New York City Mayor Bill de Blasio is getting on board the climate action train, in a big way. To mark Earth Day, the Mayor's office released a new policy statement setting a goal of reducing building energy use in the city, where buildings are said to account for almost three quarters of total greenhouse gas emissions. "These new initiatives will dramatically reduce emissions from New York City’s over one million buildings, while saving New Yorkers millions and creating thousands of new jobs," de Blasio said, adding: "and we’ll be providing owners support throughout the process.”
Inhabitat has a report here (see: "Mayor announces new energy efficiency initiatives to further reduce NYC greenhouse gas emissions," by Nicole Jewell). Building on an earlier policy program announced in 2014, de Blasio's latest initiative has new elements, Inhabitat reported:
- Buildings requirements to complete cost-effective energy conservation measures.
- Requirement of large and mid-size building owners to repair and improve heating distribution systems within the next 10 years, specifically focusing on steam systems and radiators.
- Requirement of large and mid-size building owners to assess deep energy retrofit strategies as part of their required energy audit, through a simple template developed by the City.
- Improvement of efficiency and information transparency in mid-sized buildings and non-residential spaces.
- Changes to historic building and other laws that would encourage energy improvements.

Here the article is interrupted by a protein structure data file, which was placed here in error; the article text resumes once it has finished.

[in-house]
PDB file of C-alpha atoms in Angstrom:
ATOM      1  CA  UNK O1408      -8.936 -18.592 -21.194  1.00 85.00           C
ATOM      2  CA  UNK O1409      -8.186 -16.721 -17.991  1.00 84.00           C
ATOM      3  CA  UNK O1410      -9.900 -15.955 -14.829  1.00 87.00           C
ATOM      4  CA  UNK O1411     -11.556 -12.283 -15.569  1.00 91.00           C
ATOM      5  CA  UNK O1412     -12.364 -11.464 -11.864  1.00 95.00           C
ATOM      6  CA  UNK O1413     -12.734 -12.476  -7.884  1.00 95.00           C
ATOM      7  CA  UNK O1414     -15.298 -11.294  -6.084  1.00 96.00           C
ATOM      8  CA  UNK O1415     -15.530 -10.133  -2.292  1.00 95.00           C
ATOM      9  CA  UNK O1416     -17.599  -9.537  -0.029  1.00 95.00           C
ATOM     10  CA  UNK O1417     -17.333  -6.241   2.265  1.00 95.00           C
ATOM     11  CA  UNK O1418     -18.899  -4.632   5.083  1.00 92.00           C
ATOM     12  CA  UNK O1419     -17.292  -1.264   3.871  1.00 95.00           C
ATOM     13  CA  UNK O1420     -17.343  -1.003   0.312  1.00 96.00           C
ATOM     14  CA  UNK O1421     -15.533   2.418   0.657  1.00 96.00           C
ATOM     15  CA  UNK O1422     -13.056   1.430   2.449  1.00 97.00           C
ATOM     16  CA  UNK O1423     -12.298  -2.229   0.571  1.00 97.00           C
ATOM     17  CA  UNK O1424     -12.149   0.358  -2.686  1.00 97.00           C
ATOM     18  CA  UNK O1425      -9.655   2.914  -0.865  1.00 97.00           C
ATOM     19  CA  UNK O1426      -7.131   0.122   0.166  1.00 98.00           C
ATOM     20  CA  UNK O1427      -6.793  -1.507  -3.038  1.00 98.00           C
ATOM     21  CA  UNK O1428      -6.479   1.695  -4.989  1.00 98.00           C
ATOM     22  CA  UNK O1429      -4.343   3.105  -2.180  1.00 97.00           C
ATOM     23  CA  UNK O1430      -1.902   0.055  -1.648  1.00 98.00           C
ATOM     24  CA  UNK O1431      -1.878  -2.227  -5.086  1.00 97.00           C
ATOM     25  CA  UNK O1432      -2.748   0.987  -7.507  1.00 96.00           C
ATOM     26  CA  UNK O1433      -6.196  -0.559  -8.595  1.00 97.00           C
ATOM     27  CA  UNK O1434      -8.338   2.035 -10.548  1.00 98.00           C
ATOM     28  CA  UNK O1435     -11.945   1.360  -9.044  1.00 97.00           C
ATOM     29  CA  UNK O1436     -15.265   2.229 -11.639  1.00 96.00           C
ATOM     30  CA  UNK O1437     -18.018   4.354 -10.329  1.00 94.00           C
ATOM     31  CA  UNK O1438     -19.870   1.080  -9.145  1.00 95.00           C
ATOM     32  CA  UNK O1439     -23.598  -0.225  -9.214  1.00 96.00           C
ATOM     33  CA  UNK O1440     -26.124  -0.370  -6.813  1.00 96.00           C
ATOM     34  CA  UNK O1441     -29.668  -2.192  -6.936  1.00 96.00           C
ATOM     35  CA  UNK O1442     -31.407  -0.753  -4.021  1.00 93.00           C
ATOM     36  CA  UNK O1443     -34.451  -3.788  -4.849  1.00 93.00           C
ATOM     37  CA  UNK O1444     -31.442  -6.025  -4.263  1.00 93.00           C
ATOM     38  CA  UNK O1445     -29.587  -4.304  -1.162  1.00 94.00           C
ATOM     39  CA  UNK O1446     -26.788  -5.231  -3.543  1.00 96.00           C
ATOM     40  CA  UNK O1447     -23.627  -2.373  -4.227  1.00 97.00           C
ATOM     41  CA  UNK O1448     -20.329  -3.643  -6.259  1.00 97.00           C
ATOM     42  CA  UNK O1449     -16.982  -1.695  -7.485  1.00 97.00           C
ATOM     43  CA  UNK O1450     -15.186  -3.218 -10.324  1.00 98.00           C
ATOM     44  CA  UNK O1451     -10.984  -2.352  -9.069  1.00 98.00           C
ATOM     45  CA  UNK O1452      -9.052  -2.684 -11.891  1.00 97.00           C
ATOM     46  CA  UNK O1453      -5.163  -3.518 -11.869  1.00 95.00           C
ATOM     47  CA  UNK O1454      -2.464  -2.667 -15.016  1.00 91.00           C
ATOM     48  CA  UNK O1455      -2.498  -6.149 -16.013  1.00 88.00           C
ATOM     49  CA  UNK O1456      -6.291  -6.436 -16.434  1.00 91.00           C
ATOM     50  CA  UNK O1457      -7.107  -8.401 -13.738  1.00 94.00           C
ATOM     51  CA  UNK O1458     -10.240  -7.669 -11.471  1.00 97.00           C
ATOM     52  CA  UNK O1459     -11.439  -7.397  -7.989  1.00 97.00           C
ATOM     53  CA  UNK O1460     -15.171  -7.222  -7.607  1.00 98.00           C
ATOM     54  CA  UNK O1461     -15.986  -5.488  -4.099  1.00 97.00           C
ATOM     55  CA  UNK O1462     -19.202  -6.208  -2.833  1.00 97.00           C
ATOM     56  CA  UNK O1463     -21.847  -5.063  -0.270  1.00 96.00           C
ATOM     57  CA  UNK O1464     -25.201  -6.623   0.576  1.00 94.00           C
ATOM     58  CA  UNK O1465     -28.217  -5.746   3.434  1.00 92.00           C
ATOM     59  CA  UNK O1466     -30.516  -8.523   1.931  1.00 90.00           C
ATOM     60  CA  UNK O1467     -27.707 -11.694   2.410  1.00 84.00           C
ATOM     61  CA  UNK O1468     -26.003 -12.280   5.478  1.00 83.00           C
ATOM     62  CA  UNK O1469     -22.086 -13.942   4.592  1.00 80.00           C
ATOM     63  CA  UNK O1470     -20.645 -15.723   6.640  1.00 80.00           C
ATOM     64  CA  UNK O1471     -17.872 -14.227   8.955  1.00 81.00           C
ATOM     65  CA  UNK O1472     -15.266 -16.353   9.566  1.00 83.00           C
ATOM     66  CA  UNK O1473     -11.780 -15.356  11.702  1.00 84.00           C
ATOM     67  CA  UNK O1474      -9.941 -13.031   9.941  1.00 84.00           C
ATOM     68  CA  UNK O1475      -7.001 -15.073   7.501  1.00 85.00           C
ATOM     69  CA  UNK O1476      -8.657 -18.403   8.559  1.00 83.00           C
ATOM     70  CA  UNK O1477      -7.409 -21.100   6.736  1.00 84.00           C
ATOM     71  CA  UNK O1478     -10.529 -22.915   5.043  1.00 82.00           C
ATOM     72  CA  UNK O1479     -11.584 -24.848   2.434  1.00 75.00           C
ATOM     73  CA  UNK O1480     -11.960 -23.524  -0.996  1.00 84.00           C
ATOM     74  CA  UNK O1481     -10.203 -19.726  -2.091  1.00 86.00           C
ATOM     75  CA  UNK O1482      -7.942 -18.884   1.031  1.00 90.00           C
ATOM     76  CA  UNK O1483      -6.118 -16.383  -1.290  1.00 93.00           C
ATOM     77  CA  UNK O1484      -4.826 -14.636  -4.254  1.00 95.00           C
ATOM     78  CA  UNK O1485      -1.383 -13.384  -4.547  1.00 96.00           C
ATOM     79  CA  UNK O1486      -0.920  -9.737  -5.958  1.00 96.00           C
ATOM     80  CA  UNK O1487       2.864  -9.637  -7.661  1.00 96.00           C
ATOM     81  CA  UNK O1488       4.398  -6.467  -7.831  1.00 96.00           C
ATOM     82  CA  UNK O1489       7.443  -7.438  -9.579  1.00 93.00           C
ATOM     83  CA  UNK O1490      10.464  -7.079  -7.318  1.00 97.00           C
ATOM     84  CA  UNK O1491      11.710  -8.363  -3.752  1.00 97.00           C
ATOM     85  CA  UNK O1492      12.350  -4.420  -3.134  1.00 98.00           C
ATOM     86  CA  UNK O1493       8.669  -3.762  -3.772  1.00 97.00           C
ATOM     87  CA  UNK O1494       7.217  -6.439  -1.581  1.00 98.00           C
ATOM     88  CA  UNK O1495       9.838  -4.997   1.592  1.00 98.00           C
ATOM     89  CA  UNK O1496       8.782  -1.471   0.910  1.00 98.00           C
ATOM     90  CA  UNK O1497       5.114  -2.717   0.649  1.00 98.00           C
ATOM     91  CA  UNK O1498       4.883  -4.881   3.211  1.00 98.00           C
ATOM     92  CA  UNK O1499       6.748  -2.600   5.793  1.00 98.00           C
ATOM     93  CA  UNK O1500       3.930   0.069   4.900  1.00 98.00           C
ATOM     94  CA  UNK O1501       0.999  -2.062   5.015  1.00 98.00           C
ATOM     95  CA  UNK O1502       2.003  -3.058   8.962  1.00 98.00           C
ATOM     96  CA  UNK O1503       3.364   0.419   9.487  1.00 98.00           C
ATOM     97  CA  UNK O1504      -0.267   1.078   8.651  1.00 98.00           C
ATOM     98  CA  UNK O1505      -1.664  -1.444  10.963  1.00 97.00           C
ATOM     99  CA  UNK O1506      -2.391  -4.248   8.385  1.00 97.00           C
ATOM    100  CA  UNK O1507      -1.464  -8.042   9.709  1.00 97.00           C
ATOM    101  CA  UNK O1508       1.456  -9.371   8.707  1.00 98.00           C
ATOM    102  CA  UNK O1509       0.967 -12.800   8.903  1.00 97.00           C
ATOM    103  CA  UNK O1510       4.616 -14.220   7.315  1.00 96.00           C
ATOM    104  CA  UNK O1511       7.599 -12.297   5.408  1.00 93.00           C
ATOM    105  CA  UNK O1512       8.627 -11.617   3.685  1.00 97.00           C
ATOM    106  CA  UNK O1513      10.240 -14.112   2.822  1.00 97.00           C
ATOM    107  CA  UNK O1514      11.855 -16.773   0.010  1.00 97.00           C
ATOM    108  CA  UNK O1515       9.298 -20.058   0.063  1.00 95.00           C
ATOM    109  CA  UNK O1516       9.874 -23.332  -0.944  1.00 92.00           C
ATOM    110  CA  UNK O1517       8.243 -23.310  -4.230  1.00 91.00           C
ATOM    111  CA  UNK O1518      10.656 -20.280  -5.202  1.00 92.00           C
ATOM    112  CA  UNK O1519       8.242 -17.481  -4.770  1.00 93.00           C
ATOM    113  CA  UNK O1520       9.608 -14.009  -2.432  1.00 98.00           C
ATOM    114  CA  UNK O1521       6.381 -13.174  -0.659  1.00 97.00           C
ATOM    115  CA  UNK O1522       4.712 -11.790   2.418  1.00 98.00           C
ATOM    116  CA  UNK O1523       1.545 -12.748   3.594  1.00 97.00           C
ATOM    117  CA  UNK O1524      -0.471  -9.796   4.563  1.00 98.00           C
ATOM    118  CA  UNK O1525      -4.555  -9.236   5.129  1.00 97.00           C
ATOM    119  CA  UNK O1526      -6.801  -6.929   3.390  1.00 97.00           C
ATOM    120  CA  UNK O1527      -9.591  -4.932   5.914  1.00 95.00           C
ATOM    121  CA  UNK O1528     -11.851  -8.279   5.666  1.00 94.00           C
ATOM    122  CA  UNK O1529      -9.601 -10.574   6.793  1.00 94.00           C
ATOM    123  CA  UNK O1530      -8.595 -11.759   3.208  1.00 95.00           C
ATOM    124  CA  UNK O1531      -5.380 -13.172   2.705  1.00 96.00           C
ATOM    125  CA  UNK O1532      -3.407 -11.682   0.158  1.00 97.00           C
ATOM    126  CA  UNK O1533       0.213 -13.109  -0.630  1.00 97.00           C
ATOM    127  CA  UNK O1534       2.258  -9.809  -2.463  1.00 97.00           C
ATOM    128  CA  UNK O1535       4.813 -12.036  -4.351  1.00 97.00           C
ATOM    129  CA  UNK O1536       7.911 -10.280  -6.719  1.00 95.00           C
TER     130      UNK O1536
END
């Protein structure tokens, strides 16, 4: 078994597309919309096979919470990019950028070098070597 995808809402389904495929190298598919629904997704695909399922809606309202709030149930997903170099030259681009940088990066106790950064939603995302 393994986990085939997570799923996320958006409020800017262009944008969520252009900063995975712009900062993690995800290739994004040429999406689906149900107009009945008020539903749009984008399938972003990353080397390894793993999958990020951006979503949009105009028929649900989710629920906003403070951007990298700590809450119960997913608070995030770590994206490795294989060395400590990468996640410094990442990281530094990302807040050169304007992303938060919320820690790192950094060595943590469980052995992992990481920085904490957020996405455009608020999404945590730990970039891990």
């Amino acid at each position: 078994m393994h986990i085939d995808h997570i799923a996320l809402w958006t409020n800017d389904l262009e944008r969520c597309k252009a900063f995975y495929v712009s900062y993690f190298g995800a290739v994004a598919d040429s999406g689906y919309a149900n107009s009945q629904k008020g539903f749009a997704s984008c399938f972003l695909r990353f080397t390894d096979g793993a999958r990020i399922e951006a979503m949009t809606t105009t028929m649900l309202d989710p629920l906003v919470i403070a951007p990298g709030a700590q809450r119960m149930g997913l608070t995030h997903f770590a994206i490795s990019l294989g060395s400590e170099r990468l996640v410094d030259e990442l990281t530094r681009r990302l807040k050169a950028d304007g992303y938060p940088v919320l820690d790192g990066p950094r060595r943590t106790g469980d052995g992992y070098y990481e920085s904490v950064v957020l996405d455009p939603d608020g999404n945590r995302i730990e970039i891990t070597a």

Not everyone is happy. Real estate groups are pushing back, reported Crain's New York Business (see: "REBNY blasts City Hall plan to cut real estate carbon emissions," by Daniel Geiger). “This report proposes immediate mandates with no explanation as to how those mandates will be achieved or the ambitious targets reached,” REBNY, the Rent Stabilization Association, the Building Owners & Managers Association of Greater New York and the Federation of New York Housing Cooperatives & Condominiums, said in a joint statement. “Improvements ... will only occur through practical proposals that can achieve realistic goals.”
"REBNY and the other real estate industry groups said they took issue with several elements of the mayor’s plans," Crain's reported. "They stated his requirements leave out one-family to four-family buildings, which make up 82% of the city’s buildings, and that it was unclear what incentives were available to help building owners make the required energy efficient upgrades. They even suggested the energy efficiency requirements could drive up rents."